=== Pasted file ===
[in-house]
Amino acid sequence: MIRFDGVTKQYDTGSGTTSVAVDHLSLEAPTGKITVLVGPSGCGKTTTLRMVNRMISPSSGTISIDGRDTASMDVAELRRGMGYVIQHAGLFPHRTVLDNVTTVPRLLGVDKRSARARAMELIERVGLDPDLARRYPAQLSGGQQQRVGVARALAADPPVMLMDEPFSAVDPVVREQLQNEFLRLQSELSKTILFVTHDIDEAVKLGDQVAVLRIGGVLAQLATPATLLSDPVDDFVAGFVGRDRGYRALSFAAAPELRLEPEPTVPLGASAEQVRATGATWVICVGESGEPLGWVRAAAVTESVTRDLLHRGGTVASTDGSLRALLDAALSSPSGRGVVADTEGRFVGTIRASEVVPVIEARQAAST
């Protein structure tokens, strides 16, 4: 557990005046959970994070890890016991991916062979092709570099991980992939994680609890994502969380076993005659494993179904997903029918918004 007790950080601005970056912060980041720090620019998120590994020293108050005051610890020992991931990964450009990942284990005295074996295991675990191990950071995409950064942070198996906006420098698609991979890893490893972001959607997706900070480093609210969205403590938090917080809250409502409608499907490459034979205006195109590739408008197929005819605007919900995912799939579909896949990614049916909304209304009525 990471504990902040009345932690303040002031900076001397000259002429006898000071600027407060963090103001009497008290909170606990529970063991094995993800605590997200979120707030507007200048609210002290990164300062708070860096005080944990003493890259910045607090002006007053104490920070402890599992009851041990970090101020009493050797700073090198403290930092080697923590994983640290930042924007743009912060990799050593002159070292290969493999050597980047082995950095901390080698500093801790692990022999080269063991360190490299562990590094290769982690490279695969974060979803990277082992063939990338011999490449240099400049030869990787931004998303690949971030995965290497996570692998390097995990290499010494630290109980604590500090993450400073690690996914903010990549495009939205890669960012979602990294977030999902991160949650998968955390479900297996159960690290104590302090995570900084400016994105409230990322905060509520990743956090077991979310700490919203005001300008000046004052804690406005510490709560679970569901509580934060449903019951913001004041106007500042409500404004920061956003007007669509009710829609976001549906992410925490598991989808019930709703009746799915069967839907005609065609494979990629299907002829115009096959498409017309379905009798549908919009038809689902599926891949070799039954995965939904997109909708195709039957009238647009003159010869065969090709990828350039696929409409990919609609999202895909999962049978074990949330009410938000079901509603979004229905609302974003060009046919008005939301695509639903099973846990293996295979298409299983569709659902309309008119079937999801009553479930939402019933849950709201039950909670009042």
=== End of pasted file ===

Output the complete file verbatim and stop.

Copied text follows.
[in-house]
Amino acid sequence: MIRFDGVTKQYDTGSGTTSVAVDHLSLEAPTGKITVLVGPSGCGKTTTLRMVNRMISPSSGTISIDGRDTASMDVAELRRGMGYVIQHAGLFPHRTVLDNVTTVPRLLGVDKRSARARAMELIERVGLDPDLARRYPAQLSGGQQQRVGVARALAADPPVMLMDEPFSAVDPVVREQLQNEFLRLQSELSKTILFVTHDIDEAVKLGDQVAVLRIGGVLAQLATPATLLSDPVDDFVAGFVGRDRGYRALSFAAAPELRLEPEPTVPLGASAEQVRATGATWVICVGESGEPLGWVRAAAVTESVTRDLLHRGGTVASTDGSLRALLDAALSSPSGRGVVADTEGRFVGTIRASEVVPVIEARQAAST
């Protein structure tokens, strides 16, 4: 557990005046959970994070890890016991991916062979092709570099991980992939994680609890994502969380076993005659494993179904997903029918918004 007790950080601005970056912060980041720090620019998120590994020293108050005051610890020992991931990964450009990942284990005295074996295991675990191990950071995409950064942070198996906006420098698609991979890893490893972001959607997706900070480093609210969205403590938090917080809250409502409608499907490459034979205006195109590739408008197929005819605007919900995912799939579909896949990614049916909304209304009525 990471504990902040009345932690303040002031900076001397000259002429006898000071600027407060963090103001009497008290909170606990529970063991094995993800605590997200979120707030507007200048609210002290990164300062708070860096005080944990003493890259910045607090002006007053104490920070402890599992009851041990970090101020009493050797700073090198403290930092080697923590994983640290930042924007743009912060990799050593002159070292290969493999050597980047082995950095901390080698500093801790692990022999080269063991360190490299562990590094290769982690490279695969974060979803990277082992063939990338011999490449240099400049030869990787931004998303690949971030995965290497996570692998390097995990290499010494630290109980604590500090993450400073690690996914903010990549495009939205890669960012979602990294977030999902991160949650998968955390479900297996159960690290104590302090995570900084400016994105409230990322905060509520990743956090077991979310700490919203005001300008000046004052804690406005510490709560679970569901509580934060449903019951913001004041106007500042409500404004920061956003007007669509009710829609976001549906992410925490598991989808019930709703009746799915069967839907005609065609494979990629299907002829115009096959498409017309379905009798549908919009038809689902599926891949070799039954995965939904997109909708195709039957009238647009003159010869065969090709990828350039696929409409990919609609999202895909999962049978074990949330009410938000079901509603979004229905609302974003060009046919008005939301695509639903099973846990293996295979298409299983569709659902309309008119079937999801009553479930939402019933849950709201039950909670009042």